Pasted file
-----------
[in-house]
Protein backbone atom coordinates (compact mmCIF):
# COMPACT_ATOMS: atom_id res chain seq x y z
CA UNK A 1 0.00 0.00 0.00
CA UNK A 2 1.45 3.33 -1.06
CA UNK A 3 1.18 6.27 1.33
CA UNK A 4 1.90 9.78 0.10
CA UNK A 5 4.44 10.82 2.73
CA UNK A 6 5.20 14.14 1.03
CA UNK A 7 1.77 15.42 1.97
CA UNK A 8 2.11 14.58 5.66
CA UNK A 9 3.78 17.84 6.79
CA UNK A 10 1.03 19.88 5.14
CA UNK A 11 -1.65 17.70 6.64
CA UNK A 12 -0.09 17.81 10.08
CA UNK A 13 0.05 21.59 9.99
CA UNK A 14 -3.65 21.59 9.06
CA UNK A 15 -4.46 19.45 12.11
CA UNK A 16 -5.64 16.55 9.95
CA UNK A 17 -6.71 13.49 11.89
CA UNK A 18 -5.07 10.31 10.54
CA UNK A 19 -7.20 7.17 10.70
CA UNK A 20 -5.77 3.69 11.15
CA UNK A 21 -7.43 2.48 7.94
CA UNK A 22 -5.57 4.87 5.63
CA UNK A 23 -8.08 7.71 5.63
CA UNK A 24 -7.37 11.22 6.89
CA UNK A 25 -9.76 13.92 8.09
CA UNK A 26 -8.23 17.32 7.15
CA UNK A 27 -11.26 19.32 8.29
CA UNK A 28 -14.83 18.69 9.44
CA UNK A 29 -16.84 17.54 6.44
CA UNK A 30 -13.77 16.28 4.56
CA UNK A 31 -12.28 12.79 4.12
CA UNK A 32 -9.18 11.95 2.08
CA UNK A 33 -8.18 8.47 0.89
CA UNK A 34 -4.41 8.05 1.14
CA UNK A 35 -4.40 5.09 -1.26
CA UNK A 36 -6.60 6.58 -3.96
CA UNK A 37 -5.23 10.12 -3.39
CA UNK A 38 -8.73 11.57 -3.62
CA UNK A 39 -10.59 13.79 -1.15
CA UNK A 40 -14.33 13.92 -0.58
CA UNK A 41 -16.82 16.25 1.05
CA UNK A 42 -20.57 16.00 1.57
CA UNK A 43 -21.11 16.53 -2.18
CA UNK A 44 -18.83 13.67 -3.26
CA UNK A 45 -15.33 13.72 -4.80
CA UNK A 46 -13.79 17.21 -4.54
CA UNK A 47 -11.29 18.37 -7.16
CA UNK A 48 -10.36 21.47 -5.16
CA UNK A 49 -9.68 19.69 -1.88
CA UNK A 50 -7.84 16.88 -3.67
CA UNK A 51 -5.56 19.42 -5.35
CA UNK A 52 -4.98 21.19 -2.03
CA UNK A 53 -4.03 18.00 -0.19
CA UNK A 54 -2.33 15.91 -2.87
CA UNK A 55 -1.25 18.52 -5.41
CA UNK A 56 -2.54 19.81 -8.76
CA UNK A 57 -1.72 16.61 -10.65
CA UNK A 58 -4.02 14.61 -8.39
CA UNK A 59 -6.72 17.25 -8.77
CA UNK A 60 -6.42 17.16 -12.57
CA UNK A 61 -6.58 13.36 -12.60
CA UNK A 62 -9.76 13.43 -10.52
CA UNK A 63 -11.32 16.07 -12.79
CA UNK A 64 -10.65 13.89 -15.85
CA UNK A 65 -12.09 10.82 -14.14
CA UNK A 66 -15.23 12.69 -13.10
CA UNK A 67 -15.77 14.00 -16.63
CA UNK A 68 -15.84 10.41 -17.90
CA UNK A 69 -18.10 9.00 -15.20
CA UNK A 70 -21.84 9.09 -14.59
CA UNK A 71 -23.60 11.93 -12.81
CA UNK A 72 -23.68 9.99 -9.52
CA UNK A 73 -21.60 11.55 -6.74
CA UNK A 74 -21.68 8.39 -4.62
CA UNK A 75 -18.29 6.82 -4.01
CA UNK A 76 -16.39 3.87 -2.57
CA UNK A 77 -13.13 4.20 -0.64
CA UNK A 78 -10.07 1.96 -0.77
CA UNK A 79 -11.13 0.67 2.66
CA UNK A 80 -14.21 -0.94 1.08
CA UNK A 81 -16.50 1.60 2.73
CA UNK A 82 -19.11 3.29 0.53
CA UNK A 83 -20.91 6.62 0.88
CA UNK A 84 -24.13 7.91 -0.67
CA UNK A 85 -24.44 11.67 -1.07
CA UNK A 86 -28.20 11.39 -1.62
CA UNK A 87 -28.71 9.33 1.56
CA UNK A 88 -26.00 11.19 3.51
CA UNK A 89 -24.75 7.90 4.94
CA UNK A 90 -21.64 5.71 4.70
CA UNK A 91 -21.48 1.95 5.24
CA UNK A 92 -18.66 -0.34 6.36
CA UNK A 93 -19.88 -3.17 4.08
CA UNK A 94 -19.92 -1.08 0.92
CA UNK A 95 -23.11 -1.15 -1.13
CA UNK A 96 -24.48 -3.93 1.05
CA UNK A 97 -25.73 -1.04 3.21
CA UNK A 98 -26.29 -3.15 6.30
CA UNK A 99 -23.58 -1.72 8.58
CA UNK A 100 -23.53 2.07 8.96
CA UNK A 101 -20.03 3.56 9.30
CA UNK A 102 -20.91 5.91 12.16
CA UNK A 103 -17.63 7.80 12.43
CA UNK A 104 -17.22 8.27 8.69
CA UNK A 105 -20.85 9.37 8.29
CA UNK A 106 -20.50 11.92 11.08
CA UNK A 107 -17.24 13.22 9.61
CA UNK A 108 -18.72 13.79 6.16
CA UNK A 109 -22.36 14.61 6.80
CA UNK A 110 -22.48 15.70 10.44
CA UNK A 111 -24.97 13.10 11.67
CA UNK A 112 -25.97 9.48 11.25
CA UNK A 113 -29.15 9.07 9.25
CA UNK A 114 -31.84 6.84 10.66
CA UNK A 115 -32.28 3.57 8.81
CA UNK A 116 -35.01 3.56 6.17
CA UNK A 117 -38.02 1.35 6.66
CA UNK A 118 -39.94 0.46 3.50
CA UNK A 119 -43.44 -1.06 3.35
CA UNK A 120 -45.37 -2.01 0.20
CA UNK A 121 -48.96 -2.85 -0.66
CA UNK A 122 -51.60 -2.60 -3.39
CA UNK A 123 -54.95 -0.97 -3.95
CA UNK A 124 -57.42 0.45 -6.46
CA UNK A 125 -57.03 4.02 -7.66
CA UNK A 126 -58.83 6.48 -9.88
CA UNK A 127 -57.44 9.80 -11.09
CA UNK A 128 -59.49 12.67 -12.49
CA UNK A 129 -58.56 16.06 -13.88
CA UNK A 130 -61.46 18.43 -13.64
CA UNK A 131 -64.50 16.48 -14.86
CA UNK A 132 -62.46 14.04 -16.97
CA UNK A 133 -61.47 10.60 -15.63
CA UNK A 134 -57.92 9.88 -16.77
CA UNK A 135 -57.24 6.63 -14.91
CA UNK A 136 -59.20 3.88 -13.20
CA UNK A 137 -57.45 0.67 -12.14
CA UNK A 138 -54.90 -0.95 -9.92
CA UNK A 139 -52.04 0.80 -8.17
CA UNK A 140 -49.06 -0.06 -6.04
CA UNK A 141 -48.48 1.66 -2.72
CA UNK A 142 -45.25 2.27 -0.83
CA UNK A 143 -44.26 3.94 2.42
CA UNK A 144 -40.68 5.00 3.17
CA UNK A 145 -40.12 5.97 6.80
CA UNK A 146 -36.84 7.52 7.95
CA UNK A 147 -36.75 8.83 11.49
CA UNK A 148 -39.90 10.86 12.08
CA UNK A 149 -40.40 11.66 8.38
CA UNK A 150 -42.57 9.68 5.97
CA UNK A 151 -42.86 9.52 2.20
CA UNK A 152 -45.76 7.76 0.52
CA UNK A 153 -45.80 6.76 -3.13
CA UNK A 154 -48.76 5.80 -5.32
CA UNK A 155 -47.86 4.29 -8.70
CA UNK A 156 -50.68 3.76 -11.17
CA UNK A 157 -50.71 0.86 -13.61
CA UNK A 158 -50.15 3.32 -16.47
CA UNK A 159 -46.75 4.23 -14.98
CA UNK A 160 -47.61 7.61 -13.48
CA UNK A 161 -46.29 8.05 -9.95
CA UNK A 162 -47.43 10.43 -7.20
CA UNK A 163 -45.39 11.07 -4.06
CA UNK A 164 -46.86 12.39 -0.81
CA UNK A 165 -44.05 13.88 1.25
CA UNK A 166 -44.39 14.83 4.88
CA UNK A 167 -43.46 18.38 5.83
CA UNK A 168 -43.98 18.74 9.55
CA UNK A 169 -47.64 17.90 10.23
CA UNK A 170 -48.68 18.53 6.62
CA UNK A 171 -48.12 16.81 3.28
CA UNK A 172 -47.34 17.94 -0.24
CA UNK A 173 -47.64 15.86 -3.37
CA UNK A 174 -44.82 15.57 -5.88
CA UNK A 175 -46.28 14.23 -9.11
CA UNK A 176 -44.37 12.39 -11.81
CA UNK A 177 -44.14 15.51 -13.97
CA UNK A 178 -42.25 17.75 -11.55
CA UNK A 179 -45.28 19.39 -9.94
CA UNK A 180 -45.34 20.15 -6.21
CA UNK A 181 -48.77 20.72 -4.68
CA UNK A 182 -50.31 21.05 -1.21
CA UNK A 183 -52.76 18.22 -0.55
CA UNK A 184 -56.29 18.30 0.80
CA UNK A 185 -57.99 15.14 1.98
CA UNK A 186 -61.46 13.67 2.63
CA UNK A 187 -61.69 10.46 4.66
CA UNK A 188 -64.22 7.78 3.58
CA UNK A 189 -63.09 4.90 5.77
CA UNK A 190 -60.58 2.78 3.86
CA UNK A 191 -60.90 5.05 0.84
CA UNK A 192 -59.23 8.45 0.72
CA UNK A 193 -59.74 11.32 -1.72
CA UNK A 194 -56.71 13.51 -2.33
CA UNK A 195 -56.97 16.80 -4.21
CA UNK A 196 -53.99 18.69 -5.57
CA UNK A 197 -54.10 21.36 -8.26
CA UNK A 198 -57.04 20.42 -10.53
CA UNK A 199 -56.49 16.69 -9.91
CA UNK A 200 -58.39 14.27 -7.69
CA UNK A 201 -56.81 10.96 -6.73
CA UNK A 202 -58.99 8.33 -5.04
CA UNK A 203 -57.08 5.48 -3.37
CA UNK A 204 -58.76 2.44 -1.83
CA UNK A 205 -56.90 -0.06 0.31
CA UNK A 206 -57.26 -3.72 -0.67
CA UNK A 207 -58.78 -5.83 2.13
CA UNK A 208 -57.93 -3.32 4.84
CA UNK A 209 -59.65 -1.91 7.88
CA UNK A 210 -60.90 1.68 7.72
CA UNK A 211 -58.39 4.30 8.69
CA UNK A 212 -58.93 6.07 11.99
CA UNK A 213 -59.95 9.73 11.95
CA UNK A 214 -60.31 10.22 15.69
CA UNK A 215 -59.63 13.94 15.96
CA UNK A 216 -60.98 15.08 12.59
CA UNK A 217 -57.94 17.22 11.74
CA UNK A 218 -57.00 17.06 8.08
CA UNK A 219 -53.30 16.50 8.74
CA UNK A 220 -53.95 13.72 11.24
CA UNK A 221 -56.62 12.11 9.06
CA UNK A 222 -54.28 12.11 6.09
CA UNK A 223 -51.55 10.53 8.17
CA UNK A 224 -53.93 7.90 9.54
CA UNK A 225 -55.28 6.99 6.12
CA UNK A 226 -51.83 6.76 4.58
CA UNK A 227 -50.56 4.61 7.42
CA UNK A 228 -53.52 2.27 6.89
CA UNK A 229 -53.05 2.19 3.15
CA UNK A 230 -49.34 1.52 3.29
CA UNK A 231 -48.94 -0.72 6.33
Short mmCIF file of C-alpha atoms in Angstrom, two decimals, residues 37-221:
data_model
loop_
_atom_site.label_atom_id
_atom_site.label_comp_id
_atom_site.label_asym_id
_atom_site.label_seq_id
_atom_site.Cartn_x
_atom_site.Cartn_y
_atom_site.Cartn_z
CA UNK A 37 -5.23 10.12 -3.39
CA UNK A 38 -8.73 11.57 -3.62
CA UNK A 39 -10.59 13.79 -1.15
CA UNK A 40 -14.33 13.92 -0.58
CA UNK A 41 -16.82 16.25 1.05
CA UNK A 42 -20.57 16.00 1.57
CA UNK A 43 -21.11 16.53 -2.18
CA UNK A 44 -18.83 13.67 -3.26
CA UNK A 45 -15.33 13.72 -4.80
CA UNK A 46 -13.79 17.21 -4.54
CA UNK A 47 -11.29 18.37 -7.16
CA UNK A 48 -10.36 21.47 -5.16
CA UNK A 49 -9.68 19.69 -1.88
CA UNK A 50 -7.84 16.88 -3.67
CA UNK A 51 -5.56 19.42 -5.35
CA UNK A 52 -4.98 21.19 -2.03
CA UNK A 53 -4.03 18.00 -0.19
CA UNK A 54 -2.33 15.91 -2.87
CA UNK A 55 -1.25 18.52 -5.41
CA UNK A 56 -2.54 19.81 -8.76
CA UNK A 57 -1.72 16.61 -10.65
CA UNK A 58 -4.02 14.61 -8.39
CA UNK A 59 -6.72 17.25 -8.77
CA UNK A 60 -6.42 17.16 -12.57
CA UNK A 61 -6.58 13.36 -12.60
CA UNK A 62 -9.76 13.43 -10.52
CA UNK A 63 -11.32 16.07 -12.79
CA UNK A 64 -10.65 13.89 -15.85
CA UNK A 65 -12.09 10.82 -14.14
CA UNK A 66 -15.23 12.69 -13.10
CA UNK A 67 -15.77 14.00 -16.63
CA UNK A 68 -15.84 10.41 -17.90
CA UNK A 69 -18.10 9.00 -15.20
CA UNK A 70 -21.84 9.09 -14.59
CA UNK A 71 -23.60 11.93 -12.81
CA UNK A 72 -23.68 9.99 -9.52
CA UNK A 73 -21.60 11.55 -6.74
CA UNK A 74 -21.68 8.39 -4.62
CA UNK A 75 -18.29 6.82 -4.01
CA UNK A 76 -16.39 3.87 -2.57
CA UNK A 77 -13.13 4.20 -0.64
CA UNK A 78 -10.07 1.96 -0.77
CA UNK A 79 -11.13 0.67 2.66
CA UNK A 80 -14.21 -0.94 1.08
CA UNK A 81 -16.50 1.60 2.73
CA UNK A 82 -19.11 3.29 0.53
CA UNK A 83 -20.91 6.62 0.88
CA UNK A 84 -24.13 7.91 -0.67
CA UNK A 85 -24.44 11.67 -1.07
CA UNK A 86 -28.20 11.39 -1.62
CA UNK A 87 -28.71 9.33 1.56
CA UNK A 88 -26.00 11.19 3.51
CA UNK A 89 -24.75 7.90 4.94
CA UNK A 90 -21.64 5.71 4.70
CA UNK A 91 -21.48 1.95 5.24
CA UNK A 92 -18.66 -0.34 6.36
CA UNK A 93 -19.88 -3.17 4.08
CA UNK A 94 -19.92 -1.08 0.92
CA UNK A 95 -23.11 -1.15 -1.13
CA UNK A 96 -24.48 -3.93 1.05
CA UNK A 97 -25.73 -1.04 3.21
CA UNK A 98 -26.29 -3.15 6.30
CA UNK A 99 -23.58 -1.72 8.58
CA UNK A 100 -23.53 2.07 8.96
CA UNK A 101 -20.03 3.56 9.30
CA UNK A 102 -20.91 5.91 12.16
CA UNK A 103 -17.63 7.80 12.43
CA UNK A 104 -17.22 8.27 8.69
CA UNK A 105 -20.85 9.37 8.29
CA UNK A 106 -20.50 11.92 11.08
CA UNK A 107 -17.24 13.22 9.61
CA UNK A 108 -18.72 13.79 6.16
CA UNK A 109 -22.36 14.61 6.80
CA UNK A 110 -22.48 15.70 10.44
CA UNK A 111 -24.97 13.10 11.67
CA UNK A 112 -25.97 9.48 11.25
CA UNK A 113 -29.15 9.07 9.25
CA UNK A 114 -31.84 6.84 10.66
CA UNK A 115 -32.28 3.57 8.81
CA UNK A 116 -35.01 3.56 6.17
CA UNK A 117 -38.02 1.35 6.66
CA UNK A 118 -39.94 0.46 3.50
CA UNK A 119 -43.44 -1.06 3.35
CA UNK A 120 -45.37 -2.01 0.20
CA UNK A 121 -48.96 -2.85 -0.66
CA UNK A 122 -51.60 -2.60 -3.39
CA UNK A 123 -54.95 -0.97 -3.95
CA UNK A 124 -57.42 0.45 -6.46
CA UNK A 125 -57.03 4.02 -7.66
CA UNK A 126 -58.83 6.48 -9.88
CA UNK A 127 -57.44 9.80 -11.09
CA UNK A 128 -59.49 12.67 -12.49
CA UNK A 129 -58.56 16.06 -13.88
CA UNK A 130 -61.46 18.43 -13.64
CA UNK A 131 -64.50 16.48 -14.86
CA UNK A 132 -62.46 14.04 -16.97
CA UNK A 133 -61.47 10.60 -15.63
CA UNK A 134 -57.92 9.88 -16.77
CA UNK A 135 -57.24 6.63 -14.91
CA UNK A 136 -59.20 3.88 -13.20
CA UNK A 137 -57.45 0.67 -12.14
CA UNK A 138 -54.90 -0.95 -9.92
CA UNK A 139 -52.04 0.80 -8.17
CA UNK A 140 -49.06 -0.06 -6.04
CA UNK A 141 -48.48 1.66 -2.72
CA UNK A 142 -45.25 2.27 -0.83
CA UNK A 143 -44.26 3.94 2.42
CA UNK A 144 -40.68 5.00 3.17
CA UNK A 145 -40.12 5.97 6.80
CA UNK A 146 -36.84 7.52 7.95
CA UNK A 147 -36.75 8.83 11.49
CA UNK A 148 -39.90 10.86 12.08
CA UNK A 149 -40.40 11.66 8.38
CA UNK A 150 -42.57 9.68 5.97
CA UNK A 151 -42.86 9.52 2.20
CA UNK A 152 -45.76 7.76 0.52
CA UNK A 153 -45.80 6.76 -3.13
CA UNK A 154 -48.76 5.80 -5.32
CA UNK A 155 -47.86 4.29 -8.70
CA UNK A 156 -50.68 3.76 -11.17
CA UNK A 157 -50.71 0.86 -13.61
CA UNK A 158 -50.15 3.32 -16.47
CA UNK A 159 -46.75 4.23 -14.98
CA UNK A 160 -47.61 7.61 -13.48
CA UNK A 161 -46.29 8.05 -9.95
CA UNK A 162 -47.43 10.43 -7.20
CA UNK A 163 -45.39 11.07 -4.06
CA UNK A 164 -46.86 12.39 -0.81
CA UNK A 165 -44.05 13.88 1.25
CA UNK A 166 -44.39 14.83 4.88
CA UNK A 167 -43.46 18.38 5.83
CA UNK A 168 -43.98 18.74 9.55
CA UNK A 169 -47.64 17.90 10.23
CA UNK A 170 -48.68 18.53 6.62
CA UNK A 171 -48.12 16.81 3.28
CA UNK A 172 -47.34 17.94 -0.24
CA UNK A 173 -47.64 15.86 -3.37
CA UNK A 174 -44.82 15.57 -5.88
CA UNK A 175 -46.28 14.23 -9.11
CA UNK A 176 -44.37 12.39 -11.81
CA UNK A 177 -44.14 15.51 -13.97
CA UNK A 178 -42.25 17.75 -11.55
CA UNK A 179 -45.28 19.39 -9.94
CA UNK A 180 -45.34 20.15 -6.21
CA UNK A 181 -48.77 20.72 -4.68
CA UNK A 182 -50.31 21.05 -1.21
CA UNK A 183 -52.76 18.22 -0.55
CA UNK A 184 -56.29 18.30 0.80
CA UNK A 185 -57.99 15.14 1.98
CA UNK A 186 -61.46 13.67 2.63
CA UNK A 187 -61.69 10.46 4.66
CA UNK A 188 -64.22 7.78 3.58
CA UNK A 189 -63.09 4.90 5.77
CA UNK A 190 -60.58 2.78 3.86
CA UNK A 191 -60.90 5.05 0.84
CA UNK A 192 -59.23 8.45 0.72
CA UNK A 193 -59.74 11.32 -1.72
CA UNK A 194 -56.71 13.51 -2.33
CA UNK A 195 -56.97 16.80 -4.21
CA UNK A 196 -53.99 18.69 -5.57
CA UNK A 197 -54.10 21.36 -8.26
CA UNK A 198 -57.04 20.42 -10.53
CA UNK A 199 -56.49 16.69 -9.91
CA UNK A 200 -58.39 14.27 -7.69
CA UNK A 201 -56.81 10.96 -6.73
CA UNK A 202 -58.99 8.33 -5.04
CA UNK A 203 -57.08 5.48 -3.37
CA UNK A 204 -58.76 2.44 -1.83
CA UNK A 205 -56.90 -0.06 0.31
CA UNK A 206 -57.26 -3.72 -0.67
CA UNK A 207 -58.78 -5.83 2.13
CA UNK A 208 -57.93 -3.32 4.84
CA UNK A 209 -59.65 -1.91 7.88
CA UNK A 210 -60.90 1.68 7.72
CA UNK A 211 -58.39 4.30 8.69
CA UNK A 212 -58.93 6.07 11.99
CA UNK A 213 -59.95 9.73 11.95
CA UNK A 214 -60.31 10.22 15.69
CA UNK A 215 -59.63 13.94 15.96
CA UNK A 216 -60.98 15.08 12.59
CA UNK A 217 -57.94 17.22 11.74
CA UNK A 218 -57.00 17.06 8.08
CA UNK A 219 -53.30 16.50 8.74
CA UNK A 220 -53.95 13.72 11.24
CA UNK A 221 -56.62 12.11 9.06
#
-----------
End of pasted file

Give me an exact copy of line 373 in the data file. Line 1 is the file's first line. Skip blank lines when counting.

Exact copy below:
CA UNK A 165 -44.05 13.88 1.25